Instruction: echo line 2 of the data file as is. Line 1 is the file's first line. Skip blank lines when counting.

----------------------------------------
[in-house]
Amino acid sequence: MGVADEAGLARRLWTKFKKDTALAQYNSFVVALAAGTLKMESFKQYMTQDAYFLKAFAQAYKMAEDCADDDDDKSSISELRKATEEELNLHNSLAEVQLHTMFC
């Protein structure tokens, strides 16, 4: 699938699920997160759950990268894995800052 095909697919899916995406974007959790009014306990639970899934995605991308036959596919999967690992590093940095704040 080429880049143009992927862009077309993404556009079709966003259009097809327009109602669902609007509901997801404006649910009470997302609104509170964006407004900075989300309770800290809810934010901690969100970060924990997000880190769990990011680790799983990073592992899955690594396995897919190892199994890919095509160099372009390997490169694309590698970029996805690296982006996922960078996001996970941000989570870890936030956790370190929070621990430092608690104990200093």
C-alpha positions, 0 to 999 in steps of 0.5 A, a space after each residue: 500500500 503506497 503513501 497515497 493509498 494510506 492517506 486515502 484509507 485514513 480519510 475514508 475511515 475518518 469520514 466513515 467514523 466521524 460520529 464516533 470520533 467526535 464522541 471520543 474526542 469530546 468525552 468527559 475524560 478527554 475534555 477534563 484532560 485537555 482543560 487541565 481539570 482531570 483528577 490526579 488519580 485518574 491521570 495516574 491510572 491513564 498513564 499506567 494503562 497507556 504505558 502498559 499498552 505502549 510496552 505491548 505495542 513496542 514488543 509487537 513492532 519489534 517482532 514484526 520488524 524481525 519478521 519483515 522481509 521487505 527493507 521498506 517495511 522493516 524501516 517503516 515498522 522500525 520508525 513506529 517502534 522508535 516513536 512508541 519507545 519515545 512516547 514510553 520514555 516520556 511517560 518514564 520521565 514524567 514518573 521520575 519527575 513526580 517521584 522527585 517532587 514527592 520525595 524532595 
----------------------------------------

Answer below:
Amino acid sequence: MGVADEAGLARRLWTKFKKDTALAQYNSFVVALAAGTLKMESFKQYMTQDAYFLKAFAQAYKMAEDCADDDDDKSSISELRKATEEELNLHNSLAEVQLHTMFC